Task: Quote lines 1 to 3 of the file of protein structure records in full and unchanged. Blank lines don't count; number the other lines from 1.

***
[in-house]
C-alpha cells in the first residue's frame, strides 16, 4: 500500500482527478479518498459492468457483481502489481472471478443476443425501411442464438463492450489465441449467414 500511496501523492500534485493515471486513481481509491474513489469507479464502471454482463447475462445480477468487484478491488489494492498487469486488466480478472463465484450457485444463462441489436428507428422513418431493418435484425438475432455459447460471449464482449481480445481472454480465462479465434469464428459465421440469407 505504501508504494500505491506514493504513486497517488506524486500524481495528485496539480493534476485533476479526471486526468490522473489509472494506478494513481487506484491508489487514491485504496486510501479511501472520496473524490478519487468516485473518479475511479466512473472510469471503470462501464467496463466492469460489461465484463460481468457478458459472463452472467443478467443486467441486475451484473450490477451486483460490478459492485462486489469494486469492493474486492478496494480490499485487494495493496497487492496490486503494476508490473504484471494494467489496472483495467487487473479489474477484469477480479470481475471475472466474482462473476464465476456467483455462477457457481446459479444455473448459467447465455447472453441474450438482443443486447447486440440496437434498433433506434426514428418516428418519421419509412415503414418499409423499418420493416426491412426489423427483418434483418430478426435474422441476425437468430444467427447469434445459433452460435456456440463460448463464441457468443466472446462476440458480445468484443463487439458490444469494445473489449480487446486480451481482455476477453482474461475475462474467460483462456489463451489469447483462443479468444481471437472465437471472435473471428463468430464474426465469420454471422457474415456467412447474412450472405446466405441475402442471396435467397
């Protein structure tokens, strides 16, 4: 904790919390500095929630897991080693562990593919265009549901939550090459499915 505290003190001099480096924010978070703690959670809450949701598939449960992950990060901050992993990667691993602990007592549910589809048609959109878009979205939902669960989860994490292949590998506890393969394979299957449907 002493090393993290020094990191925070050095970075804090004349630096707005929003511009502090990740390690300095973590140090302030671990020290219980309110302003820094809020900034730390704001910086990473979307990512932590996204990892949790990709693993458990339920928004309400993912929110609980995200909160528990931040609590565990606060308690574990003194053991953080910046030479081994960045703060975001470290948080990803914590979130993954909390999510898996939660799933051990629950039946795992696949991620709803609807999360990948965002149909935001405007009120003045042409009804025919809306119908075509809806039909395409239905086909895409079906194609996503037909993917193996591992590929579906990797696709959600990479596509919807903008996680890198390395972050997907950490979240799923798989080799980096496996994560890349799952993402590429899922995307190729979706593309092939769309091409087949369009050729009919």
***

[in-house]
C-alpha cells in the first residue's frame, strides 16, 4: 500500500482527478479518498459492468457483481502489481472471478443476443425501411442464438463492450489465441449467414 500511496501523492500534485493515471486513481481509491474513489469507479464502471454482463447475462445480477468487484478491488489494492498487469486488466480478472463465484450457485444463462441489436428507428422513418431493418435484425438475432455459447460471449464482449481480445481472454480465462479465434469464428459465421440469407 505504501508504494500505491506514493504513486497517488506524486500524481495528485496539480493534476485533476479526471486526468490522473489509472494506478494513481487506484491508489487514491485504496486510501479511501472520496473524490478519487468516485473518479475511479466512473472510469471503470462501464467496463466492469460489461465484463460481468457478458459472463452472467443478467443486467441486475451484473450490477451486483460490478459492485462486489469494486469492493474486492478496494480490499485487494495493496497487492496490486503494476508490473504484471494494467489496472483495467487487473479489474477484469477480479470481475471475472466474482462473476464465476456467483455462477457457481446459479444455473448459467447465455447472453441474450438482443443486447447486440440496437434498433433506434426514428418516428418519421419509412415503414418499409423499418420493416426491412426489423427483418434483418430478426435474422441476425437468430444467427447469434445459433452460435456456440463460448463464441457468443466472446462476440458480445468484443463487439458490444469494445473489449480487446486480451481482455476477453482474461475475462474467460483462456489463451489469447483462443479468444481471437472465437471472435473471428463468430464474426465469420454471422457474415456467412447474412450472405446466405441475402442471396435467397
């Protein structure tokens, strides 16, 4: 904790919390500095929630897991080693562990593919265009549901939550090459499915 505290003190001099480096924010978070703690959670809450949701598939449960992950990060901050992993990667691993602990007592549910589809048609959109878009979205939902669960989860994490292949590998506890393969394979299957449907 002493090393993290020094990191925070050095970075804090004349630096707005929003511009502090990740390690300095973590140090302030671990020290219980309110302003820094809020900034730390704001910086990473979307990512932590996204990892949790990709693993458990339920928004309400993912929110609980995200909160528990931040609590565990606060308690574990003194053991953080910046030479081994960045703060975001470290948080990803914590979130993954909390999510898996939660799933051990629950039946795992696949991620709803609807999360990948965002149909935001405007009120003045042409009804025919809306119908075509809806039909395409239905086909895409079906194609996503037909993917193996591992590929579906990797696709959600990479596509919807903008996680890198390395972050997907950490979240799923798989080799980096496996994560890349799952993402590429899922995307190729979706593309092939769309091409087949369009050729009919």